Picture: REUTERS
Picture: REUTERS

Unions have agreed to a series of steps, including mass pickets on Thursday, to force Eskom to hike its salary increase offer of 0%, before embarking on a strike at the power utility.

Eskom is in financial distress, with a huge debt burden increasing annually. The power utility’s new leadership is working to cut costs, increase revenue and restructure debt.

The state-owned enterprise put nothing on the table during two rounds of salary talks, a move that has angered the unions. Eskom is also taking energy regulator Nersa to court to fight the 5% tariff increase granted by the regulator. Eskom had initially applied for a 19% tariff increase.

The National Union of Mineworkers (NUM), the National Union of Metalworkers of SA (Numsa) and Solidarity were expected to meet on Monday to discuss strike action.

Eskom is deemed an essential service, making the option of a strike illegal.

After talking tough over the weekend, labour unions took a step back and agreed to a series of measures before opting to down tools. However, a full-blown strike was not off the table, they said. It was agreed the unions would hold a picket outside Eskom headquarters on Thursday and also set up a meeting with the Eskom board.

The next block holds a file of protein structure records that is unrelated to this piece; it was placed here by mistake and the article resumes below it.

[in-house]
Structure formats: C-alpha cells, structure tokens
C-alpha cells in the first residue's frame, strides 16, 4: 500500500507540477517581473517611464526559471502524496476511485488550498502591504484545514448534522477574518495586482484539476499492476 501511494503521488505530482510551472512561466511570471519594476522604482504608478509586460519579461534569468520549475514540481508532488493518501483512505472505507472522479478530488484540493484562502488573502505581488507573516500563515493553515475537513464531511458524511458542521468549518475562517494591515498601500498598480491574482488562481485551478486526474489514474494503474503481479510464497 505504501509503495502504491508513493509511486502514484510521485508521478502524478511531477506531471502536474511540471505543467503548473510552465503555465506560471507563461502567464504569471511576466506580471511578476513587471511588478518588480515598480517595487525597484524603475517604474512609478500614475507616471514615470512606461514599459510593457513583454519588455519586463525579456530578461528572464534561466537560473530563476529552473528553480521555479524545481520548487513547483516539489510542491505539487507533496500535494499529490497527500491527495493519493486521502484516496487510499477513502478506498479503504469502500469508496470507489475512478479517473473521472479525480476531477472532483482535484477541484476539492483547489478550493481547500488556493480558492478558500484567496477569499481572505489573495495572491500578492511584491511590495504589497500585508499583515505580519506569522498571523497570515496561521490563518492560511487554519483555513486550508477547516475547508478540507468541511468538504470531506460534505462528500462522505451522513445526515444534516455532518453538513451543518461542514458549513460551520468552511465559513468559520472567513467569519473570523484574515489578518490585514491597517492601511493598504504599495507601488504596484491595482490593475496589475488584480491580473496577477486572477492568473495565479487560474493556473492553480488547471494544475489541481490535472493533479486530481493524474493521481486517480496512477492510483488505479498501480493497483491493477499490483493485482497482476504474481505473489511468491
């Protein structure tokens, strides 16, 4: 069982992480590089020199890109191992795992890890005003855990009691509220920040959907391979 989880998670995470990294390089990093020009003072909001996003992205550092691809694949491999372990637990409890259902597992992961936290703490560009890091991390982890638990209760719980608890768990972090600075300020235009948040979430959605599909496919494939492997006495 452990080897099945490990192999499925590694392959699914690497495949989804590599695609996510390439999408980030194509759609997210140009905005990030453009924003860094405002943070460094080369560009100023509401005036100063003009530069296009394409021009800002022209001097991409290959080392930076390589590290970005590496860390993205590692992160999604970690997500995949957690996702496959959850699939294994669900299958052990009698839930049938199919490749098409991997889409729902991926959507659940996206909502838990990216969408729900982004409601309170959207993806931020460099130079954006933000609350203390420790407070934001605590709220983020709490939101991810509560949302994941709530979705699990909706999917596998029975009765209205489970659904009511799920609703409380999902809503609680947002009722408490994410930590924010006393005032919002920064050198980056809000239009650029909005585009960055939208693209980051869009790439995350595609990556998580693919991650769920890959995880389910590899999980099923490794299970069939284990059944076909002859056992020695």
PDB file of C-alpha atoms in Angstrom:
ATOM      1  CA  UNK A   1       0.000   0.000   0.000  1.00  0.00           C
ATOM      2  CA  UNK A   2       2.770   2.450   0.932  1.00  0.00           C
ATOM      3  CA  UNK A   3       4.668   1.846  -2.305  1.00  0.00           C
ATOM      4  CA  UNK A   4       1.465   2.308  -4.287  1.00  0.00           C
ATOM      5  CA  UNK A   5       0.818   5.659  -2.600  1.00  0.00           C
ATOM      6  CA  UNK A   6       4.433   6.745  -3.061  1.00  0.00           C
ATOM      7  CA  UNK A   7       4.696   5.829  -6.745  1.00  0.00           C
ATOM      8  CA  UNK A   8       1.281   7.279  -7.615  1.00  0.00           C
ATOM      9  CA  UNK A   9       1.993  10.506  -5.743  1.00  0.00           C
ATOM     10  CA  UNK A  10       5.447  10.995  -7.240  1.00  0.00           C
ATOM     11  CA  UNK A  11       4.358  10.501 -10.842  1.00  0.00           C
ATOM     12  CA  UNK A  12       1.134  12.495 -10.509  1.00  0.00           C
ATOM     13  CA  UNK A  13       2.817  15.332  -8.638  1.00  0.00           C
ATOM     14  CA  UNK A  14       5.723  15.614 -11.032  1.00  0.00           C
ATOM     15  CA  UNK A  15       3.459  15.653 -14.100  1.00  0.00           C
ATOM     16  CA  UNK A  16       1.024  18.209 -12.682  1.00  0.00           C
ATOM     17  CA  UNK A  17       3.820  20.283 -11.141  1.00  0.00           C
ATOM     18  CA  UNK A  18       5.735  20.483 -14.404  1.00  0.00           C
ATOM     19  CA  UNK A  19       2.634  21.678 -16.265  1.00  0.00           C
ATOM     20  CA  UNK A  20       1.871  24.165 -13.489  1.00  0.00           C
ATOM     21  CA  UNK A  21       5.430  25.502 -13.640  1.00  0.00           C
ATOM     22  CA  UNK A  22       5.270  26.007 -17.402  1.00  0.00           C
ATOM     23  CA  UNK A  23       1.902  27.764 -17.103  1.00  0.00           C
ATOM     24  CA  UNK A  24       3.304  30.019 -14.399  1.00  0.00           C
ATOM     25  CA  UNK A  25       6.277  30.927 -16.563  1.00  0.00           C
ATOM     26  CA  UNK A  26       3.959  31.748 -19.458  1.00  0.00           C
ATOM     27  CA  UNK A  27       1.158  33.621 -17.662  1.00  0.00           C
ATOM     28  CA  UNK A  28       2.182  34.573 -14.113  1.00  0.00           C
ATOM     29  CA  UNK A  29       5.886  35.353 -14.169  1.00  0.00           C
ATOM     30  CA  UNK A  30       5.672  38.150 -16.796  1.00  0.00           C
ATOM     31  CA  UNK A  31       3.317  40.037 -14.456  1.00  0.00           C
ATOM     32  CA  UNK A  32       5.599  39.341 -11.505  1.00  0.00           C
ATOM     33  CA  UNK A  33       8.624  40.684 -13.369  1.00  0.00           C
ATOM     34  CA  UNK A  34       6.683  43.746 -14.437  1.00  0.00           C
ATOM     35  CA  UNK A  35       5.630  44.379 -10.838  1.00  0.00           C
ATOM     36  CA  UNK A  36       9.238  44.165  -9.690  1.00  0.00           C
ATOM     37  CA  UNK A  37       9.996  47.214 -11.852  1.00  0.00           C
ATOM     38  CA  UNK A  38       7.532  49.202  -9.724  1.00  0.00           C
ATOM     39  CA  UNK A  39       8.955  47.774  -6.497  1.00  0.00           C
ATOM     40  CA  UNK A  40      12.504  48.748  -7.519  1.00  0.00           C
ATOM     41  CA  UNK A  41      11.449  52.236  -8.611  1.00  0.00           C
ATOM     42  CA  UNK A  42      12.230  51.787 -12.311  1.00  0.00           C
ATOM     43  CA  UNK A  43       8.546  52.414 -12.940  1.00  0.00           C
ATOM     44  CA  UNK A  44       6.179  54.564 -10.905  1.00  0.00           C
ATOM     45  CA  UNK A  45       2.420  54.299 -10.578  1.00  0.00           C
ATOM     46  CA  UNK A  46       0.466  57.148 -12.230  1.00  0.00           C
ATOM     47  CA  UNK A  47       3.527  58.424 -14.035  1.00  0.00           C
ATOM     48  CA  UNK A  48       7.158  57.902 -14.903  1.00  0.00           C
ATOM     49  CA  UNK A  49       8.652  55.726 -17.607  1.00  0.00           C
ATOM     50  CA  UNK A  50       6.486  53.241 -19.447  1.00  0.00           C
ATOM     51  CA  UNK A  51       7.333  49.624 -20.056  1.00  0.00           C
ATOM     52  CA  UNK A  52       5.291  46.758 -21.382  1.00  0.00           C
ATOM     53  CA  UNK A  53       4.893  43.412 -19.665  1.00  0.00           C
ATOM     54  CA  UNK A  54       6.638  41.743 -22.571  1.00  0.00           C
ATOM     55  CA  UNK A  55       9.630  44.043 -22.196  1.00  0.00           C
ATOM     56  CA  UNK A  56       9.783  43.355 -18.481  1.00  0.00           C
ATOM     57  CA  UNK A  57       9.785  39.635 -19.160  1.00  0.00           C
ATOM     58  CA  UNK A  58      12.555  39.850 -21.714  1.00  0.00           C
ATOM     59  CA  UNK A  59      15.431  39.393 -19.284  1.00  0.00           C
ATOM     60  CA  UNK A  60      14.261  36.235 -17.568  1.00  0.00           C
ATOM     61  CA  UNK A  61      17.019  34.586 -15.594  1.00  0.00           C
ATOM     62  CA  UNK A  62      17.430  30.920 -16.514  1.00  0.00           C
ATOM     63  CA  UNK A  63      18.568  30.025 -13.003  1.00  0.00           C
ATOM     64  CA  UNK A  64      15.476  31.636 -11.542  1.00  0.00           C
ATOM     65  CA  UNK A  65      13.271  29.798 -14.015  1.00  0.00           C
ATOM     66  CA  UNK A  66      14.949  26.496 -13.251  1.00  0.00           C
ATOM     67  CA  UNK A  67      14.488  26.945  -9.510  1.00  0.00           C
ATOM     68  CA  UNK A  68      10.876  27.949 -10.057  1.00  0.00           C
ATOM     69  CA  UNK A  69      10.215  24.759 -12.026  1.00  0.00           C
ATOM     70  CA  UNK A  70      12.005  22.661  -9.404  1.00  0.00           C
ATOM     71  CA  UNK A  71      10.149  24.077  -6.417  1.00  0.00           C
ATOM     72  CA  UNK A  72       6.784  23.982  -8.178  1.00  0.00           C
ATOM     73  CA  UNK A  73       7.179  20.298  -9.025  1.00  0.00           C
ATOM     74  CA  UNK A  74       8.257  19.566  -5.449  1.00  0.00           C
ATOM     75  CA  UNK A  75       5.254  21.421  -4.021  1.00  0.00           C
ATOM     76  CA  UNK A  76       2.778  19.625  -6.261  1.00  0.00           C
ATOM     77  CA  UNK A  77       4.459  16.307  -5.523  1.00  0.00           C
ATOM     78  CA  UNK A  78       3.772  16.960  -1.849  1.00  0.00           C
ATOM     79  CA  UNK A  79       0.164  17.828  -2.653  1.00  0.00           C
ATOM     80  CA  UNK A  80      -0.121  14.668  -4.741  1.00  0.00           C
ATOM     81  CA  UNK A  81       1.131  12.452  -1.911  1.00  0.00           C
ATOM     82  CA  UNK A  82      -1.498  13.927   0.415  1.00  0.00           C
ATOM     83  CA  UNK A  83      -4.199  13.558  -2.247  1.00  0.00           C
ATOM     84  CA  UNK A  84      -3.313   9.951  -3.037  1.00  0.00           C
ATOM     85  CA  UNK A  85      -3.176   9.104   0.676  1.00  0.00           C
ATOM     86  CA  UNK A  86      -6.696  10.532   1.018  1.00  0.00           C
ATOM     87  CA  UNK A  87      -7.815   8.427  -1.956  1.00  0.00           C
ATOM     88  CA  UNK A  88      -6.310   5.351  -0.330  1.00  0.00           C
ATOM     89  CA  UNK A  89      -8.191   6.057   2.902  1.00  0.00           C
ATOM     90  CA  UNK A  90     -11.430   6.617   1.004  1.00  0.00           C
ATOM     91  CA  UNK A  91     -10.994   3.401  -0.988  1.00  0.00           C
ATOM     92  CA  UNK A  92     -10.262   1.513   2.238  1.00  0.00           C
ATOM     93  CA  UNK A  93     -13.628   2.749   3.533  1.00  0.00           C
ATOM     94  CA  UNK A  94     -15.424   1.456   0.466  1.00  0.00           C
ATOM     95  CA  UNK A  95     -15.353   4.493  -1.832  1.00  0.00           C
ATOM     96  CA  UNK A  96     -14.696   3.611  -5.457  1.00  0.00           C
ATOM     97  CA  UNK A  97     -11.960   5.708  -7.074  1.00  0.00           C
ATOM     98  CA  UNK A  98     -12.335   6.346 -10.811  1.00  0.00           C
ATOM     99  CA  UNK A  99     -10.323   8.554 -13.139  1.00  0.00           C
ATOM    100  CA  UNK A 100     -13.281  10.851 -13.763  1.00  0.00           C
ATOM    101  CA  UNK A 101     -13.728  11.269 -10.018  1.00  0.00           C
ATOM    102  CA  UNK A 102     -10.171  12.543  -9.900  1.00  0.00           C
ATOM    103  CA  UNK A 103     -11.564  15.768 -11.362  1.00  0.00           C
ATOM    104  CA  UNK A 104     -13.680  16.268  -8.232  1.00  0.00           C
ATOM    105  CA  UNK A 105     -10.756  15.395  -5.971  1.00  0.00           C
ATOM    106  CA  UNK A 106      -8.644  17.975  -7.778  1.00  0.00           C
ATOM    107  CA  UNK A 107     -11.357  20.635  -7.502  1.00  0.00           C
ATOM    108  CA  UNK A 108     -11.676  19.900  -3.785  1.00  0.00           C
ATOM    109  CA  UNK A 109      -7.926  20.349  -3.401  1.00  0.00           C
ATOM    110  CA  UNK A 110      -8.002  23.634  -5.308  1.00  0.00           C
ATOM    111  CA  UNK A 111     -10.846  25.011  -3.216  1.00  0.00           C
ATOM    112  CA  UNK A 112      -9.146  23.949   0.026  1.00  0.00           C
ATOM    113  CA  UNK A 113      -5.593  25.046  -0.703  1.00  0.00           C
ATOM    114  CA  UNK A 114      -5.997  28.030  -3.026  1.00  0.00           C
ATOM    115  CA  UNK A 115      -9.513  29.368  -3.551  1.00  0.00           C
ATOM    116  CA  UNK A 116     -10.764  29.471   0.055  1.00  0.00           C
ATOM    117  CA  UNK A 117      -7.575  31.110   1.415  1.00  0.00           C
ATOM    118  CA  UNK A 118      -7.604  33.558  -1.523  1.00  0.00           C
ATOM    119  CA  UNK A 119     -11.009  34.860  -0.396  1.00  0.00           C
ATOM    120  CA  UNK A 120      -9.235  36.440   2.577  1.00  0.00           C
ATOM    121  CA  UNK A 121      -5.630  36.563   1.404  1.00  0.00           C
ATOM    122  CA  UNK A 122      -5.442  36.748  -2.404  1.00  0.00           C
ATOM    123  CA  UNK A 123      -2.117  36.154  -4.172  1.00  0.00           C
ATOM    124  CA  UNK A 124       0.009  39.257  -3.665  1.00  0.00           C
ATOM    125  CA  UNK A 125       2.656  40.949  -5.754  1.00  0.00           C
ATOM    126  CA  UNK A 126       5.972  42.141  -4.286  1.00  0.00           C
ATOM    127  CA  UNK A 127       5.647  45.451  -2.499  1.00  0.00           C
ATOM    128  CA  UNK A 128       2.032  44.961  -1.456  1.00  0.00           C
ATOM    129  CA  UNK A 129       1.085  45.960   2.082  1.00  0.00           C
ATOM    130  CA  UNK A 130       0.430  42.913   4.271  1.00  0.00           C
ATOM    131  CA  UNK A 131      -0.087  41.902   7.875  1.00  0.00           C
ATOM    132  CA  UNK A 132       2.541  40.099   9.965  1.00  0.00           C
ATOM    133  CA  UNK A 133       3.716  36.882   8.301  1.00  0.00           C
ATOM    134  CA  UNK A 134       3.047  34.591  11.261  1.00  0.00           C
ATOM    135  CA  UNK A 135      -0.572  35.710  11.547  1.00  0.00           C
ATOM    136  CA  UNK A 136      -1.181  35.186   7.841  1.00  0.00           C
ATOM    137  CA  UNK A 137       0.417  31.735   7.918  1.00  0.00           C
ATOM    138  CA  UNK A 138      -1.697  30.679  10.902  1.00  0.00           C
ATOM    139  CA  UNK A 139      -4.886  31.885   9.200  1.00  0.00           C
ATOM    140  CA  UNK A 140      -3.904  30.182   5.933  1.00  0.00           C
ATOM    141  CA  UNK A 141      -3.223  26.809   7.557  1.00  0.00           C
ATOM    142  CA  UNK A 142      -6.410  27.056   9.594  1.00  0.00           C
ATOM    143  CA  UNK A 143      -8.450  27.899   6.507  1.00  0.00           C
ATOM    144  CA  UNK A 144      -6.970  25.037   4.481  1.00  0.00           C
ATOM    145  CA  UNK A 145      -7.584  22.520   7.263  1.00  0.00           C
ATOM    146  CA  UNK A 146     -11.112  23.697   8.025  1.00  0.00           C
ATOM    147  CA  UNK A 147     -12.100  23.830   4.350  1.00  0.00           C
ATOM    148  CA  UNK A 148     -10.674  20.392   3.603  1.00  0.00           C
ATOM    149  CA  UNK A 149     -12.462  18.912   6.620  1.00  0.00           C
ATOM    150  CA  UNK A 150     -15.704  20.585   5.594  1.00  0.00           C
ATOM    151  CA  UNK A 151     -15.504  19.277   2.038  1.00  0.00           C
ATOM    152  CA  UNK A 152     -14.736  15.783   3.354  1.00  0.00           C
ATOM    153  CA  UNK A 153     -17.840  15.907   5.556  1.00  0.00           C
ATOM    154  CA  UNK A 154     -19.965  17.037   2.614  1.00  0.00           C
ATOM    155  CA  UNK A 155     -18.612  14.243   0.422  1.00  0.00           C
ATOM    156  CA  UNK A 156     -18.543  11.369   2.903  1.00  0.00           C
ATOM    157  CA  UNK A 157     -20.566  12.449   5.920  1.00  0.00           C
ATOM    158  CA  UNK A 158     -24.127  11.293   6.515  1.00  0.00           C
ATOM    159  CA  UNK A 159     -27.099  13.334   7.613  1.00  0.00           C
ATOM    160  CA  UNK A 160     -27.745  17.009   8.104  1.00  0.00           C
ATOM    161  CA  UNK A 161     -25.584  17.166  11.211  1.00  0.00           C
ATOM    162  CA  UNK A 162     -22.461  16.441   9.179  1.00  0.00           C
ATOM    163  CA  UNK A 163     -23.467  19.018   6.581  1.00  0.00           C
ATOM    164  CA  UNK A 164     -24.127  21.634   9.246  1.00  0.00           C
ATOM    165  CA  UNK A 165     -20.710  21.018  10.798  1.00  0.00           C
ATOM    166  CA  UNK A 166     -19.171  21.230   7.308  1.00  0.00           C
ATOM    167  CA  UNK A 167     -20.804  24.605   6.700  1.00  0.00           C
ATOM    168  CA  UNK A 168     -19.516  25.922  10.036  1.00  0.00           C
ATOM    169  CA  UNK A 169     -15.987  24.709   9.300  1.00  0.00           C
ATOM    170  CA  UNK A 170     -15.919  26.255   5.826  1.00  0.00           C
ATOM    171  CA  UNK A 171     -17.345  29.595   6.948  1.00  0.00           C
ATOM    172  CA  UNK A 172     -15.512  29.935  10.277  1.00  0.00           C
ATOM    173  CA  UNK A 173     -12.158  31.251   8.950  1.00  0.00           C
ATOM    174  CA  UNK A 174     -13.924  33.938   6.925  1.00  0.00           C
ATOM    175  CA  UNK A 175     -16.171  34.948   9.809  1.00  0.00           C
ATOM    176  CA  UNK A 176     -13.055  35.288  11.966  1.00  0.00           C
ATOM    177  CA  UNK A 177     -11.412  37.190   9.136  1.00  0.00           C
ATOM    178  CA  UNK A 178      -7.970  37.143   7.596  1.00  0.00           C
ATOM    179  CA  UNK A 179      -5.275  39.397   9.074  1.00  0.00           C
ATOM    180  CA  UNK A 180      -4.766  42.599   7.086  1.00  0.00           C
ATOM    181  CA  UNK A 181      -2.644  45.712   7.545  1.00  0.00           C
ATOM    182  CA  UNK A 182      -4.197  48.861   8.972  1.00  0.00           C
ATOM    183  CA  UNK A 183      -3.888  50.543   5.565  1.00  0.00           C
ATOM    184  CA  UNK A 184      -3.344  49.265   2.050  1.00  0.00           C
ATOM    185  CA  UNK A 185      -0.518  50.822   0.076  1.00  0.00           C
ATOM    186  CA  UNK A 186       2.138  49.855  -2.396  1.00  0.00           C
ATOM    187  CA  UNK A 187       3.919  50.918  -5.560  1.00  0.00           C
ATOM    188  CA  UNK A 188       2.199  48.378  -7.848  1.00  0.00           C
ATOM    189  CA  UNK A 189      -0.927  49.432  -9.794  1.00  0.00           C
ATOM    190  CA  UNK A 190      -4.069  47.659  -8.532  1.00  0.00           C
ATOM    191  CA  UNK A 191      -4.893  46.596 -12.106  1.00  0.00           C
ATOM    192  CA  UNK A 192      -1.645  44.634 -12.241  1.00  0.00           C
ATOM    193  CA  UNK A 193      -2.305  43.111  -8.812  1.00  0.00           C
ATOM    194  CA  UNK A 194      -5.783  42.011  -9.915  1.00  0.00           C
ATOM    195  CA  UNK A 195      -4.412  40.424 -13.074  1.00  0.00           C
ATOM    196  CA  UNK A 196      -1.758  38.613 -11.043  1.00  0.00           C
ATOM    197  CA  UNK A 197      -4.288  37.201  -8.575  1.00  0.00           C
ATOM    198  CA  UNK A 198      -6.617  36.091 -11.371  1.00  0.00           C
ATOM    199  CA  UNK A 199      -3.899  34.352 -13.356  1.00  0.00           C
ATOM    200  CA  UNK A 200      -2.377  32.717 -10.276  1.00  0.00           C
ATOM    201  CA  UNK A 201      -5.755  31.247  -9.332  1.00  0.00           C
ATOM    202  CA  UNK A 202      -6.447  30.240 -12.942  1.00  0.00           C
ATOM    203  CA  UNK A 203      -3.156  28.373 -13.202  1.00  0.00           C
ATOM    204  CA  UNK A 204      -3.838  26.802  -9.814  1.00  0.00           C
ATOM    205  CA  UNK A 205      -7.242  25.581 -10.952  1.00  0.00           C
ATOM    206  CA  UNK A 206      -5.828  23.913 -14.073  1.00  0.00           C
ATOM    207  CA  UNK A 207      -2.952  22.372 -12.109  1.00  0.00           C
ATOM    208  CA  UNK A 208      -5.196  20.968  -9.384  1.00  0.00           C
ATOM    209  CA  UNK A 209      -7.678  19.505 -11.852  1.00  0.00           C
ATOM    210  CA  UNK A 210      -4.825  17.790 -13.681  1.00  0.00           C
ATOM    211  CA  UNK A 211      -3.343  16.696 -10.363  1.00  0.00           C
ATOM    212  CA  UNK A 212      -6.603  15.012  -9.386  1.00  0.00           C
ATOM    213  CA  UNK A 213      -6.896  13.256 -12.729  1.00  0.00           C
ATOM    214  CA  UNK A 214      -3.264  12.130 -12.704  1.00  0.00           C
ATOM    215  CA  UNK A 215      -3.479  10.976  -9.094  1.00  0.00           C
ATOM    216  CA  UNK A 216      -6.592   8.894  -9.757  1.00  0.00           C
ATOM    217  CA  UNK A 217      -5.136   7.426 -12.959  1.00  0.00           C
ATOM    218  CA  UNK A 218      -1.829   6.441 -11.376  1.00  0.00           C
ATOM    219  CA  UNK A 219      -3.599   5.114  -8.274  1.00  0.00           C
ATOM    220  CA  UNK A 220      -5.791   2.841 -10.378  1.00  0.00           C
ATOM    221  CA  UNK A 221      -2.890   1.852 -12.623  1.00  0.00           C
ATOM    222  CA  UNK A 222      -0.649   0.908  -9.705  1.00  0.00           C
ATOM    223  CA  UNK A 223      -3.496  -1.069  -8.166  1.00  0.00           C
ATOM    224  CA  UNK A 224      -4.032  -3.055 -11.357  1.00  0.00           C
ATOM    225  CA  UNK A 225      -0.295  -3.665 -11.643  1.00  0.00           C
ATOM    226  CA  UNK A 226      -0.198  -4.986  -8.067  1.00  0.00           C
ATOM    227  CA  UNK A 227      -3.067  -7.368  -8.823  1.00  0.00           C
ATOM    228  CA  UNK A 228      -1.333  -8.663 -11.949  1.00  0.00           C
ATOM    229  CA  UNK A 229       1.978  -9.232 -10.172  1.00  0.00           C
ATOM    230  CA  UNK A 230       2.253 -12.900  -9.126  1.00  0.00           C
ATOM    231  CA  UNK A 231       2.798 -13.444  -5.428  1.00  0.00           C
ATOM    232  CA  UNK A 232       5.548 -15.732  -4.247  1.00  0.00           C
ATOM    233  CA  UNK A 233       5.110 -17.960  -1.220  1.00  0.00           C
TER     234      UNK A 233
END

Labour impasse

In a show of unity, the NUM and Numsa were set to hold a joint media briefing on Tuesday on the way forward. The media briefing will see old foes NUM and Numsa take to the podium to announce further plans on the action to be taken to tackle the labour impasse at Eskom.

Labour federation Cosatu and Public Enterprises Minister Pravin Gordhan have also agreed to meet to provide political intervention in the matter. The two unions have in the past been hostile towards each other and were on opposing ends of the Cosatu fight, which led to Numsa’s expulsion from the federation in 2014.

Numsa general secretary Irvin Jim said on Monday it was critical that all three unions at Eskom stuck together in their fight with the utility. In a letter to Eskom leadership, Numsa said workers should receive increases, which the union believed Eskom could afford.

Unions are demanding a 15% increase as well as maternity and housing-related demands. "Failing which … Numsa and NUM would have to discuss that, in pursuit of these demands, we are left with no option but to revisit the brutal truth that a strike in this country is a constitutional right that will be exercised as a last resort," the union said in the letter.

On Monday, Solidarity announced that it had lodged a dispute with Eskom and an arbitration process was likely to follow. Solidarity did not take part in Monday’s meeting.

NUM and Numsa met in Sandton to strategise on the way forward. Jim said he was also not opposed to Solidarity’s approach of a dispute process.

Solidarity’s Deon Reyneke said his union did not attend the meeting as the strike approach at this stage was reckless.

The NUM last week called for a "total shutdown" at Eskom.

The South African Federation of Trade Unions, to whom Numsa is affiliated, said the workers would have no choice but to strike.